Why Defining the Scope of Change Management is Critical
Written by Tim Creasey
Updated: February 23, 2024
Published: December 6, 2022
How do you establish the scope of change management, and why does it matter? By creating and sharing a working definition and scope for change management, you will be able to work more effectively with others in your organization to successfully implement changes.
Change Management Scope
As with any discipline or methodology, it is important to distinguish between the activities that fall within the scope of change management and the project management activities that occur in parallel or in collaboration with change management. The benefits of establishing a clear scope include:
- Dividing work and avoiding overlap between the two disciplines
- Ensuring that all key activities are completed
- Showing the relationship between existing techniques and approaches
- Defining the skills and competencies required to perform the work effectively
Successful change requires integrating the technical side and people side of change.
Use the ADKAR Model to integrate your approach and achieve more successful outcomes.
Risks and Change Management Scope
There is an inherent risk of not clearly establishing scope. It becomes very easy for one group to believe that they are responsible for work that falls under the work responsibilities of another group, resulting in confusion and ineffective workstreams.
For example, imagine the confusion that would result in developing a new product if there wasn't a clear distinction between software development, hardware development, physical design and system test. The specific skills and competencies needed to develop software differ from the skills needed to design circuit boards or the physical housing for a product. In the same way, the skills and competencies for project management are specific and very different from change management.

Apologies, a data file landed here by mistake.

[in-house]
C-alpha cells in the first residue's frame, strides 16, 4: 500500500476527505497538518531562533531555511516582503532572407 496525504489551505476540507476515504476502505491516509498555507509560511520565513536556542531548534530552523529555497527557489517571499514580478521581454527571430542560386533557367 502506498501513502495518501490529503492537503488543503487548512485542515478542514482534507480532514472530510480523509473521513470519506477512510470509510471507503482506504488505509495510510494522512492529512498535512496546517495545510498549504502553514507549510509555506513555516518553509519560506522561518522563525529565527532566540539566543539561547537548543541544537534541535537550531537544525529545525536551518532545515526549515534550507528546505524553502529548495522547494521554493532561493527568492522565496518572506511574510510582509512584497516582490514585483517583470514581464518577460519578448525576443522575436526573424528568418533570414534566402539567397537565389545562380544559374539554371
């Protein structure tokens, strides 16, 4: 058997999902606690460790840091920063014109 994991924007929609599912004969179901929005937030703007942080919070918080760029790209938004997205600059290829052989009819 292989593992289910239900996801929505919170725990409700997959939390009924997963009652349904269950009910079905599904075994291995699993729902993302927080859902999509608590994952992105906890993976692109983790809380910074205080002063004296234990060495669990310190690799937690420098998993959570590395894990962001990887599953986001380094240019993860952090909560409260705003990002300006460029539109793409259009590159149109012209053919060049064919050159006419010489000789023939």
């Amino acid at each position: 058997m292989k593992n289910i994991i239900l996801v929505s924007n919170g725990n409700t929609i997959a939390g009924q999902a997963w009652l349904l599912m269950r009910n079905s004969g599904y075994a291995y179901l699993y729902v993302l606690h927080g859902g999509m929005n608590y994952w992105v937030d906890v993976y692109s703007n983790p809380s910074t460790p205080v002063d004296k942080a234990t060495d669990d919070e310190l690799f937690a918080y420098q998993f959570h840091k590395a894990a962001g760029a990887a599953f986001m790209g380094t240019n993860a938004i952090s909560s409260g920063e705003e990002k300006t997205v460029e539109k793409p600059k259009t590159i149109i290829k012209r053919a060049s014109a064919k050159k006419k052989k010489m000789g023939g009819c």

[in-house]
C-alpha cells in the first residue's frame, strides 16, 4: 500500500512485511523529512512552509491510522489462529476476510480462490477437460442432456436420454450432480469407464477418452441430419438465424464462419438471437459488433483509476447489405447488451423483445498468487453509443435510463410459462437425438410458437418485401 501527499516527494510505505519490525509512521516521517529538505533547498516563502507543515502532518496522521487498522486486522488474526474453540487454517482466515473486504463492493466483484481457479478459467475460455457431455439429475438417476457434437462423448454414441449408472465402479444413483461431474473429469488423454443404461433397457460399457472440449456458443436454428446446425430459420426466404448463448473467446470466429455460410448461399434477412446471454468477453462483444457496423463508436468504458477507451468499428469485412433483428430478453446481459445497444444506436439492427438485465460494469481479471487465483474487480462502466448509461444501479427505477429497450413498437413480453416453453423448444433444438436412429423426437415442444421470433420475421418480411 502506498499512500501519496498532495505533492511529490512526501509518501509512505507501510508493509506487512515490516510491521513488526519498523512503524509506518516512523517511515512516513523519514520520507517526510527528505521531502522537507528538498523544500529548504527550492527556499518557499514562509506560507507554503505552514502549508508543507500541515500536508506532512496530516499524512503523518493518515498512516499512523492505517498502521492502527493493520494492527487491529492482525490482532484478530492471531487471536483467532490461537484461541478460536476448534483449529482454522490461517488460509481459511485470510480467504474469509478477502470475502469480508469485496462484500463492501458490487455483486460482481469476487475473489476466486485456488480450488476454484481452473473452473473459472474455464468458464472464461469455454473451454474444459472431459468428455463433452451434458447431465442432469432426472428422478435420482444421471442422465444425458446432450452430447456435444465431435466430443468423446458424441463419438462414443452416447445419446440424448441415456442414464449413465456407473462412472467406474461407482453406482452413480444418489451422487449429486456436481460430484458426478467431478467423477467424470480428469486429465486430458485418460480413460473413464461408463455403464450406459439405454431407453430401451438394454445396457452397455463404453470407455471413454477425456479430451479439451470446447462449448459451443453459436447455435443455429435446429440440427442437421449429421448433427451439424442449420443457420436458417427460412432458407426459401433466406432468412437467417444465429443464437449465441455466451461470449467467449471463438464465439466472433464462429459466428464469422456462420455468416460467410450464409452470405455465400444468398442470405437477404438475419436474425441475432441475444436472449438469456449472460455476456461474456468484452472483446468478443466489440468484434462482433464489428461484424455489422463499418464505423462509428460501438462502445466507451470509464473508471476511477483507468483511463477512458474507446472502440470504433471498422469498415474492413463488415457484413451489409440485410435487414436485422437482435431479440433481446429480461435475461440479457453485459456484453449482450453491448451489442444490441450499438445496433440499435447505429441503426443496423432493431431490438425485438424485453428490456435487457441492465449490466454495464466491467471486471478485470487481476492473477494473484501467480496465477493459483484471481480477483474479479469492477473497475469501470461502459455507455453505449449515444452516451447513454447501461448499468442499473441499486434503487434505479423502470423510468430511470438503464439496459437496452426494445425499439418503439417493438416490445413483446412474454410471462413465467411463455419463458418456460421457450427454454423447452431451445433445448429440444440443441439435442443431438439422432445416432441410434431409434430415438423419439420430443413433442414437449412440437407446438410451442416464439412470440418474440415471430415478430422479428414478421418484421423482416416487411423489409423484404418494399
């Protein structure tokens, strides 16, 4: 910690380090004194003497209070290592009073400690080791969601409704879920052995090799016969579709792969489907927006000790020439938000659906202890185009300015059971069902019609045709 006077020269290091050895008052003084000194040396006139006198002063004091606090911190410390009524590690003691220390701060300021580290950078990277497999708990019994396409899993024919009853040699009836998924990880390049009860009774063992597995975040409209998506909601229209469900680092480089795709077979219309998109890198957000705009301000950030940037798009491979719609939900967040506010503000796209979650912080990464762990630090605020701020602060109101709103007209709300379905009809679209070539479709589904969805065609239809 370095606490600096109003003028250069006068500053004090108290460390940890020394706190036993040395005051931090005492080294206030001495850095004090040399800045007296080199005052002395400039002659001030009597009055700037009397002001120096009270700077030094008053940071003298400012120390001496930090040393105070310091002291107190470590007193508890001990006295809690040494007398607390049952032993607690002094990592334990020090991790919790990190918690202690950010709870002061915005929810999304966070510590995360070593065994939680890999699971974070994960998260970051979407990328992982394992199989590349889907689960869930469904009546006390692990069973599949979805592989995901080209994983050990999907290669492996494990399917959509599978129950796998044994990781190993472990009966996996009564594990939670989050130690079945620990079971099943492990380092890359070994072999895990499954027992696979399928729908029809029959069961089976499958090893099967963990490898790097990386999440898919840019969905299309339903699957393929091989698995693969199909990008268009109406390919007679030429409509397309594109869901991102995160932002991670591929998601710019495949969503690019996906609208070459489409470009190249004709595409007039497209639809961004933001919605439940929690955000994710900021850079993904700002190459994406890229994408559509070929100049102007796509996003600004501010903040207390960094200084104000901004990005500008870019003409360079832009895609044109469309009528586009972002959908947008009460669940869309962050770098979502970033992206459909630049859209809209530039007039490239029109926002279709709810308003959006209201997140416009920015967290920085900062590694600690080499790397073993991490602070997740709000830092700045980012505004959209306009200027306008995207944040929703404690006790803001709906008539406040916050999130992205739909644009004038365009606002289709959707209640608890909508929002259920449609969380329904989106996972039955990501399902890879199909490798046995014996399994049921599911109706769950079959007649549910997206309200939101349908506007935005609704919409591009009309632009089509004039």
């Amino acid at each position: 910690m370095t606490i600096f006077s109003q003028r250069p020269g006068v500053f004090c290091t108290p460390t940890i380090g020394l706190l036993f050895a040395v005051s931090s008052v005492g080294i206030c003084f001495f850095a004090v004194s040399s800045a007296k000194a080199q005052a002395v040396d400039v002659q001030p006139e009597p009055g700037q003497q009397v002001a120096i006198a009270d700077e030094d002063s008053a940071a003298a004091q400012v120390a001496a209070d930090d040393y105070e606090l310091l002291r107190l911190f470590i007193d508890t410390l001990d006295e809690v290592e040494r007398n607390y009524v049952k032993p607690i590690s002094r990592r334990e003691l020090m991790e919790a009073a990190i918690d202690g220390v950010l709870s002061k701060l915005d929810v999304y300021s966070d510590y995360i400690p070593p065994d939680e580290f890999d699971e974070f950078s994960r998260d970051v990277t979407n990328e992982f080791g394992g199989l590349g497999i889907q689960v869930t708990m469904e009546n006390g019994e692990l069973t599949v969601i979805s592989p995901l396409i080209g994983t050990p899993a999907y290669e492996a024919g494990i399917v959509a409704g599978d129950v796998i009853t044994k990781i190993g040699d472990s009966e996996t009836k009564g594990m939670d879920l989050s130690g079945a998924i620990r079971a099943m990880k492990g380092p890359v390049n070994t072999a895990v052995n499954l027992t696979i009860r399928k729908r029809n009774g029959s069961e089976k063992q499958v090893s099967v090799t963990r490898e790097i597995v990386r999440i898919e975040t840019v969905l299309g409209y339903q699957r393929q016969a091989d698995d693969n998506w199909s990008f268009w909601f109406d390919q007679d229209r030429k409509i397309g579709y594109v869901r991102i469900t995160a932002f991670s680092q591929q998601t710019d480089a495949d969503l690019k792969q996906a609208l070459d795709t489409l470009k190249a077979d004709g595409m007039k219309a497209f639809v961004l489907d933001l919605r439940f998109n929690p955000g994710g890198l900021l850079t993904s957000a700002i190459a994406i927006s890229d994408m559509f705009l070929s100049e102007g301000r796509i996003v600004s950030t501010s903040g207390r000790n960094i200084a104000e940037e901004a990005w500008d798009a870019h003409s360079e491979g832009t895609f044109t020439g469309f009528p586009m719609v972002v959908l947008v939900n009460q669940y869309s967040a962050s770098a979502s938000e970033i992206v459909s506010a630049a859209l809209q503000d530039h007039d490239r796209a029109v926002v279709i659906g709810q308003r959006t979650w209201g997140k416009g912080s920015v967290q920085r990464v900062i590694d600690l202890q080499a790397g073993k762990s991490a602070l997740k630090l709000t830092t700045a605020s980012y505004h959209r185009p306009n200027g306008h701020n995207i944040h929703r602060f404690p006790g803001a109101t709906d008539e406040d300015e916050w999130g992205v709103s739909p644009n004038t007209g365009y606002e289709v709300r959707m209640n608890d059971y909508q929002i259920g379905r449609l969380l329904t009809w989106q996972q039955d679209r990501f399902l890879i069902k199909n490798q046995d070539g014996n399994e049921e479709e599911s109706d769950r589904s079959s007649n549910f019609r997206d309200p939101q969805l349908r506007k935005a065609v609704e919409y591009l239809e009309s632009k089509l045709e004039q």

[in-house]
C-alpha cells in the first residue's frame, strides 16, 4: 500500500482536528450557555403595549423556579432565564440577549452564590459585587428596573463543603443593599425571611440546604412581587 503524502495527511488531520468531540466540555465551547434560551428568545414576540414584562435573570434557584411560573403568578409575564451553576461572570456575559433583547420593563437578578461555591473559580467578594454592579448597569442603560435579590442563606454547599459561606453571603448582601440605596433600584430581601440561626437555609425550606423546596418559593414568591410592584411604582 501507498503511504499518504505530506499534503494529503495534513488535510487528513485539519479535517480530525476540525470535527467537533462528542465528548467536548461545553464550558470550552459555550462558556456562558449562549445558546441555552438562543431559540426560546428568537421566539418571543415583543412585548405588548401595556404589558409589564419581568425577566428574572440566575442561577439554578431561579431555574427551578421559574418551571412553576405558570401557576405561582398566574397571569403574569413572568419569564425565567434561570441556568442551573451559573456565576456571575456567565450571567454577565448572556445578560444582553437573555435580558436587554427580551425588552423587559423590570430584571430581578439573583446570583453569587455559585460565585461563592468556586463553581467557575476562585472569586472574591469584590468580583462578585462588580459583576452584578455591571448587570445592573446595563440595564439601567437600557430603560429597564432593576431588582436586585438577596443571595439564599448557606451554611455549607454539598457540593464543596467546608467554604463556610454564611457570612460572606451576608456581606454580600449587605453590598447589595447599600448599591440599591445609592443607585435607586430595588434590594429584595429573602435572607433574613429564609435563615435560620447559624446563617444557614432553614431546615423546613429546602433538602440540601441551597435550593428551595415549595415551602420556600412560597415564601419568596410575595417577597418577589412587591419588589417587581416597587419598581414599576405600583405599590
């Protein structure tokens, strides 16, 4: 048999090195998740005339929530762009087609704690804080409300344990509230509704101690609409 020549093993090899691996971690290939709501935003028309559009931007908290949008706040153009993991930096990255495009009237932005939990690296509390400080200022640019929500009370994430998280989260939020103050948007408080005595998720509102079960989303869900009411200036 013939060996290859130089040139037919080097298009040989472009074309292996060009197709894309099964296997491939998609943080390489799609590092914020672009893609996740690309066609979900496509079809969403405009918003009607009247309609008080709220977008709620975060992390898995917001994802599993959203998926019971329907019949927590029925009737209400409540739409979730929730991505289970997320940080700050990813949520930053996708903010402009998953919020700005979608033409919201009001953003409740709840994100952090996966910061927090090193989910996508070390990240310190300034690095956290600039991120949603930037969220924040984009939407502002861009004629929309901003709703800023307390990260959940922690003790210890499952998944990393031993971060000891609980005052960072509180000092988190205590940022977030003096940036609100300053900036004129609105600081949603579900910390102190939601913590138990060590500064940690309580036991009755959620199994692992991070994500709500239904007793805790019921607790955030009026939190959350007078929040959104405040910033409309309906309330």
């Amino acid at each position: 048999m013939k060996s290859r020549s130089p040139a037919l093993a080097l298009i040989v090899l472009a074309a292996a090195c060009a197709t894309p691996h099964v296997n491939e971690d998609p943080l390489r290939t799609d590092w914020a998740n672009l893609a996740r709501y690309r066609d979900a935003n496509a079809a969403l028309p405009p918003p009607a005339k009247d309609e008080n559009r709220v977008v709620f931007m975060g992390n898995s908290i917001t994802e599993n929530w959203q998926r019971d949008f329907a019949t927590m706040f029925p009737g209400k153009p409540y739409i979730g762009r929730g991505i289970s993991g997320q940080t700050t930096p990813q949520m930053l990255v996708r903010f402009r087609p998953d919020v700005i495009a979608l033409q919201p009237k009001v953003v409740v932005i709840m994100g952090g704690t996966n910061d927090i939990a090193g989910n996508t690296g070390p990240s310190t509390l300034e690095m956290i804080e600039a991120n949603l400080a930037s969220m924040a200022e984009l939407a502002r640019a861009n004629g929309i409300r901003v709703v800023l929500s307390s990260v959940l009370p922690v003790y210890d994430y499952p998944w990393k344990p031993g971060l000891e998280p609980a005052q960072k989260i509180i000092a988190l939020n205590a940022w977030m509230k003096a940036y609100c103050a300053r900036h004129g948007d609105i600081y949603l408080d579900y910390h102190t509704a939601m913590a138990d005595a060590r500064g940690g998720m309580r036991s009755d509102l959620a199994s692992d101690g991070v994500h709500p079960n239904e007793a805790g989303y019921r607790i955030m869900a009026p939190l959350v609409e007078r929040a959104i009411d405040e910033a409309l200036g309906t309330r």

Understanding the respective scope and boundaries enables both disciplines to work effectively together while avoiding any overlap of activities that may create conflicts for the project. The boundaries also enable the separation of solution design, development and implementation from the actions required to manage the technical side and people side of that solution's deployment.
Scope and the Unified Value Proposition
Prosci's Unified Value Proposition model provides a framework that identifies the key elements of implementing a change within an organization. The Unified Value Proposition shows how the technical side of change (project management) and people side of change (change management) must come together to ultimately deliver success for a change initiative. Success is defined as meeting or exceeding project objectives and realizing organizational benefits.
Objectives that impact scope
|Reason for the Change
|Objective: Identify the internal or external stimulus resulting in the need for change
|Technical Side – Project Management
|Objective: Manage the overall effort to design, develop and deliver a solution that solves a problem or addresses an opportunity (not necessarily a technology-driven solution)
|Technical Side – Project Management/Solutions Development (design and develop solution)
|Objective: Design and develop a solution to improve the performance of the organization based on the recognition that a change is needed
|Technical Side – Project Implementation (deliver solution)
|Objective: Install a solution that meets technical requirements and is adopted and utilized by members of the impacted groups
|People Side – Change Management Strategy and Planning
|Objective: Develop a strategy and plans to support impacted people to engage, adopt and use the solution effectively in their day-to-day work
|People Side – Change Management Implementation
|Objective: Implement the strategy and plans to enable impacted people to engage, adopt and use the solution effectively in their day-to-day work
Scoping Change Management
While some overlap between the change management and project management disciplines is normal and to be expected, the Unified Value Proposition can assist in answering the question, “Who should do what?” The Unified Value Proposition can also help you make sense out of the many elements of successful change—from recognizing the need to develop the solution to managing the technical and people sides of solution deployment.